AEMO has released a roadmap to 100 per cent renewables in Australia. 

The Engineering Roadmap to 100% Renewables report provides an overview of the engineering challenges and actions needed to operate Australia’s National Electricity Market (NEM) solely on renewable generation for “hours and days” at a time.

“Australia is transitioning from a historic dependency on coal generation to higher levels of renewable energy, supported by firming technologies, like pumped hydro, batteries and gas generation, and transmission developments to share low-cost sources of energy to our towns and cities,” says AEMO CEO, Daniel Westerman. 

“Complementing these investments is the shared responsibility to also re-engineer the power system to run reliably and securely on higher levels of renewable energy.”

The ‘roadmap’ is divided into three broad technical themes - power system security, system operability and resource adequacy - with associated preconditions and actions to operate NEM for periods of up to 100 per cent renewable generation.

“The roadmap provides a clear view of the urgent engineering and operational steps required to be ready to leverage the benefits of high renewable generation levels,” Mr Westerman said.

This includes investigating new sources of firming capacity, system restoration, and system strength services, including energy storage.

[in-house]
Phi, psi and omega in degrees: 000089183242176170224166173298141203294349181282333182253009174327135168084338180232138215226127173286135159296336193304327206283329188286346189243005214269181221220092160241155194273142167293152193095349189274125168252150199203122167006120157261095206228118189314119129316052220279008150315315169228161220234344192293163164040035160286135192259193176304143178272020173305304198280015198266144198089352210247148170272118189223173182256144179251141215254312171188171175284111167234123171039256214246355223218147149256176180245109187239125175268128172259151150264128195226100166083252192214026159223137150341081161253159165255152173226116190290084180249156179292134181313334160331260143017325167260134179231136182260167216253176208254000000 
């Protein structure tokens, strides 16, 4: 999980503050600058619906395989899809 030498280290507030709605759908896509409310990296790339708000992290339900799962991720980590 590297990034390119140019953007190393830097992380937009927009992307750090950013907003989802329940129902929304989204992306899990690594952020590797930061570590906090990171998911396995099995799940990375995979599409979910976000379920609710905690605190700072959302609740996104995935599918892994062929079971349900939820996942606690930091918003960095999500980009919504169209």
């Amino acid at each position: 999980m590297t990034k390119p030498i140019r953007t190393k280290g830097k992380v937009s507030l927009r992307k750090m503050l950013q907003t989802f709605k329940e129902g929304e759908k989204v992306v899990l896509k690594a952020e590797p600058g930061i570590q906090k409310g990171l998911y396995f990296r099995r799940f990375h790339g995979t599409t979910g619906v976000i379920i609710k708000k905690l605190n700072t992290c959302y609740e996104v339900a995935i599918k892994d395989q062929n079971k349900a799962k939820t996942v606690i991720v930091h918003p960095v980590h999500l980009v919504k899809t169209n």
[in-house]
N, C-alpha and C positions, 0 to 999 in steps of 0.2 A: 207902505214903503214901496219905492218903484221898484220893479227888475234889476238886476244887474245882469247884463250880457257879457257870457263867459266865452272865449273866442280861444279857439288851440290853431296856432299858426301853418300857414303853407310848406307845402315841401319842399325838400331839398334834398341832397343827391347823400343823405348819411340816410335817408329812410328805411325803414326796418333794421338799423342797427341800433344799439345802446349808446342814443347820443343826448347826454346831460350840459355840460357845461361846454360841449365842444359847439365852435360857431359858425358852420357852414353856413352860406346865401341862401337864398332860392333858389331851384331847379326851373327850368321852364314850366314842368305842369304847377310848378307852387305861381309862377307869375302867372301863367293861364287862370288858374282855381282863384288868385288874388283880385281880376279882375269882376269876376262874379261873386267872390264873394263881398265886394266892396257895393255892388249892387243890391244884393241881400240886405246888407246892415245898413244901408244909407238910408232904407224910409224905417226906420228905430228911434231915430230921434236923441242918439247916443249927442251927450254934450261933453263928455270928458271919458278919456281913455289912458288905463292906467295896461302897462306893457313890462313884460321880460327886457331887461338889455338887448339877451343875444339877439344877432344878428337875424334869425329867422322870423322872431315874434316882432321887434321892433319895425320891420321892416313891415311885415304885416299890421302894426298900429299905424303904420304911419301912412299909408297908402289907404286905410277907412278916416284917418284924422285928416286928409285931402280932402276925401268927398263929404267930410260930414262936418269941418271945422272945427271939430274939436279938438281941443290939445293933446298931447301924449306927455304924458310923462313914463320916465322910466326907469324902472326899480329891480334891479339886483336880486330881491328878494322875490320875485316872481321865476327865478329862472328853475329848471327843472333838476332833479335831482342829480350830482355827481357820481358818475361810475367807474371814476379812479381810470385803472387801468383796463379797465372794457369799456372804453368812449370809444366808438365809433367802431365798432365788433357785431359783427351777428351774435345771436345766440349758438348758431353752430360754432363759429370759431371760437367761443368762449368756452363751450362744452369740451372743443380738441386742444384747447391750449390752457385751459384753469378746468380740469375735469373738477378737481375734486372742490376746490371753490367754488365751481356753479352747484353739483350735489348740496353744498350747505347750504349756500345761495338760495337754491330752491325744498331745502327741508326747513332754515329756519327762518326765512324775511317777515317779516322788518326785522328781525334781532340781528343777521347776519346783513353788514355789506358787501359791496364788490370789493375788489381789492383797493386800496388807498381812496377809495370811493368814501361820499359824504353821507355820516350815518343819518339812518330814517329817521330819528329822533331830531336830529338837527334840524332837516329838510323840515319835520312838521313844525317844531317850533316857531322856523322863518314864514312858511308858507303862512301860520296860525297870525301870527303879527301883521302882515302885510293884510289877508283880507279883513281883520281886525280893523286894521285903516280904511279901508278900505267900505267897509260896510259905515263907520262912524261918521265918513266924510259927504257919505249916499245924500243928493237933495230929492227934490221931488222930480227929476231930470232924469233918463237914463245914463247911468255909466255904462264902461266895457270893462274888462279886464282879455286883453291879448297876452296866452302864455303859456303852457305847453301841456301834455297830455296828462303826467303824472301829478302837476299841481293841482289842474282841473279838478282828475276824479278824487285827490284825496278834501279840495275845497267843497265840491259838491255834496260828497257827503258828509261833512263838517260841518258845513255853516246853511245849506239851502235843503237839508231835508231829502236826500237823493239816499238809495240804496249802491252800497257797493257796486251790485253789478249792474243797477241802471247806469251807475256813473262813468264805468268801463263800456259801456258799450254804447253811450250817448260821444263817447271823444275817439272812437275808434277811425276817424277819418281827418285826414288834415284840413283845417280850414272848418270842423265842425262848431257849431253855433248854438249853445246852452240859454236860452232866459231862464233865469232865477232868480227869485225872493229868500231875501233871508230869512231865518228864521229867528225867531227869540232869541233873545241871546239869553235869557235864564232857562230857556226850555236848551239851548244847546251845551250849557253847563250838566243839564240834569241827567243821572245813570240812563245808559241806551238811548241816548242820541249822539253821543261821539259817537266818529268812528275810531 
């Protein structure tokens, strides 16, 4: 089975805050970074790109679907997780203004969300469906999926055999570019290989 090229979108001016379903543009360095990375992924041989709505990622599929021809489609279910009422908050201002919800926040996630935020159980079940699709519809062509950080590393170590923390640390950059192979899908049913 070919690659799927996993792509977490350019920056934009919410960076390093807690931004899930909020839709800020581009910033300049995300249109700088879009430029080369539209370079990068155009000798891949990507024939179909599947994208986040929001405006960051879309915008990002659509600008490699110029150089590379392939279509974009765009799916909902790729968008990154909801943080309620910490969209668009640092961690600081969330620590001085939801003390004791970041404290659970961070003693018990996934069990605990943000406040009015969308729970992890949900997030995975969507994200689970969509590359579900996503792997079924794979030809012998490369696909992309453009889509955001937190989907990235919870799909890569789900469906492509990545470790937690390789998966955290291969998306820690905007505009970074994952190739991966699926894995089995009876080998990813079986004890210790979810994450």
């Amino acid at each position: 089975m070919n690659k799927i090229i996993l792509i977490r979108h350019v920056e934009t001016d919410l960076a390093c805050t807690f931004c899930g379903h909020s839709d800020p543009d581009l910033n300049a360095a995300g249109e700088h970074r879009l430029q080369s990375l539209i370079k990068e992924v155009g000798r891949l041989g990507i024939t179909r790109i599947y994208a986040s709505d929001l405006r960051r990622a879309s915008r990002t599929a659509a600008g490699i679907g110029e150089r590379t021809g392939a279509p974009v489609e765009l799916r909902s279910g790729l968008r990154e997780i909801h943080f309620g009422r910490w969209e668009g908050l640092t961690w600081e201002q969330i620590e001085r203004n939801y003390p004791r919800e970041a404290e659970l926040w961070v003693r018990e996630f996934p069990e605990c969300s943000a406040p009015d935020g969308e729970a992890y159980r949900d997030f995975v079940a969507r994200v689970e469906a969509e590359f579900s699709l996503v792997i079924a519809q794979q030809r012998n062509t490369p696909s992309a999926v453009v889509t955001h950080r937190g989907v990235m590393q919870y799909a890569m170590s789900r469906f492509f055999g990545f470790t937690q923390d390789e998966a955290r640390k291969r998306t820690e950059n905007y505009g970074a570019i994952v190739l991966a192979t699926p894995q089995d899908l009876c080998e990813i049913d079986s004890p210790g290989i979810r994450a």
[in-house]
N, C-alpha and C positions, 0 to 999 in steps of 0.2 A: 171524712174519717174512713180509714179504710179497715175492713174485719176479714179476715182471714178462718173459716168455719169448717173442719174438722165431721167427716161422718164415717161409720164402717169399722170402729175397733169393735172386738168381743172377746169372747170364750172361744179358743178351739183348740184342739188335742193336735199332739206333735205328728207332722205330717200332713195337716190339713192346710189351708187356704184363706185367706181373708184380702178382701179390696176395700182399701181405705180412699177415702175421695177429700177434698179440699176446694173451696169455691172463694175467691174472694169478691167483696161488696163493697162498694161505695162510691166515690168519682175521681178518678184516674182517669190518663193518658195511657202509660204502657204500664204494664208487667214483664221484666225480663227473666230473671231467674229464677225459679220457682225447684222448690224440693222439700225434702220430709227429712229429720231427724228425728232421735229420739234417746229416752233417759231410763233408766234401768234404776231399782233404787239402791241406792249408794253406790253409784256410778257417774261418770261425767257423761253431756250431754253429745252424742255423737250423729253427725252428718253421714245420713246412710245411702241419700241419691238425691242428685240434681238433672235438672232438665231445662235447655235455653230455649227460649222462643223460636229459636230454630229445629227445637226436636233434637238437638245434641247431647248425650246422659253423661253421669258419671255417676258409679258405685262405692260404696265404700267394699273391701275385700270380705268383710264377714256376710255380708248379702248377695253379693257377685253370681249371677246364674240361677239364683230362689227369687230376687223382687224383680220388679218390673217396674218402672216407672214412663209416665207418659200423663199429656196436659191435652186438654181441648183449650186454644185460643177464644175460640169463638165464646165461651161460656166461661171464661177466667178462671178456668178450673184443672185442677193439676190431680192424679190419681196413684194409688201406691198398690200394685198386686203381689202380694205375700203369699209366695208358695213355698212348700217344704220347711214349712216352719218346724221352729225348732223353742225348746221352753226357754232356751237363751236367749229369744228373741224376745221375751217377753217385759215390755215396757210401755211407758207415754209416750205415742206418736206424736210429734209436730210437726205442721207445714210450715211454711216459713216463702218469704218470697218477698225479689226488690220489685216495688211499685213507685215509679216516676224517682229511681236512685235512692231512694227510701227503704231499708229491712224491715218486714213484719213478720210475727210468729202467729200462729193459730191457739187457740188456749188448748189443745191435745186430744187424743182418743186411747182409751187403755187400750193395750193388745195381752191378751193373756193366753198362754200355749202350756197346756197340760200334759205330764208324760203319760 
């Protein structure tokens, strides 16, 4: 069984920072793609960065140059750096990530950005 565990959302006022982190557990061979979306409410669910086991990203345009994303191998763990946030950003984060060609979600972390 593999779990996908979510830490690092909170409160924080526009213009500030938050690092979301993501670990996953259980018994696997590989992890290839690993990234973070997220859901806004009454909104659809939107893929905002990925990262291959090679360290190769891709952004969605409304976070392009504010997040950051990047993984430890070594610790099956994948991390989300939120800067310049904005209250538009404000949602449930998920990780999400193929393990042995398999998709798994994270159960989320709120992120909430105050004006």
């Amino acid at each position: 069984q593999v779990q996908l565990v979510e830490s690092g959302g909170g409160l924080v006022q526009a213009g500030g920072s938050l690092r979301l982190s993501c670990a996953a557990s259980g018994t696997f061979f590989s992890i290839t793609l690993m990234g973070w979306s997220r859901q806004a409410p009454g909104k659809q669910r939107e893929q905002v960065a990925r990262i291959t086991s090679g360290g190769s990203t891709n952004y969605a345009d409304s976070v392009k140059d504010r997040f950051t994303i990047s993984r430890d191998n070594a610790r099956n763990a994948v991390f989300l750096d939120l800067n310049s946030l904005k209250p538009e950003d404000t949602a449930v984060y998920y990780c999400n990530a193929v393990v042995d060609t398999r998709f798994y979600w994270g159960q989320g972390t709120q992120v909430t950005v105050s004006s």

Initial analysis indicates the equivalent of up to 40 large synchronous condensers may be needed for 100 per cent renewable penetration, potentially provided by a range of technologies.

“Importantly, further work will be needed to ensure that any investment decisions to deliver the engineering requirements are made in the long term interests of consumers, and underpinned by efficient regulatory and market solutions,” he said.

By 2025, the experts predict Australia’s entire main grid will reach the landmark event of 100 per cent instantaneous renewables, initially for about half an hour.

This will be extended as the amount of wind and solar and storage increases, and as more coal generation leaves the grid in coming years.

“Preparing for high instantaneous penetrations of renewables – and the first period of 100% instantaneous operation – is a critical part of enabling future power system operability at net-zero emissions,” Mr Westerman says in his introduction to the report.

“At these times, coal generators will be offline; either intentionally decommitted, unexpectedly offline for maintenance or failures, mothballed, or retired.

“Coal plants take many hours, or even days, to restart operation, so once taken offline, they can’t be relied on to meet immediate intraday energy demands, or provide system restart services.

“Operating regularly with 100 per cent renewable power also means reducing the need for regular reliance on gas-fired generators to firm the electricity supply.”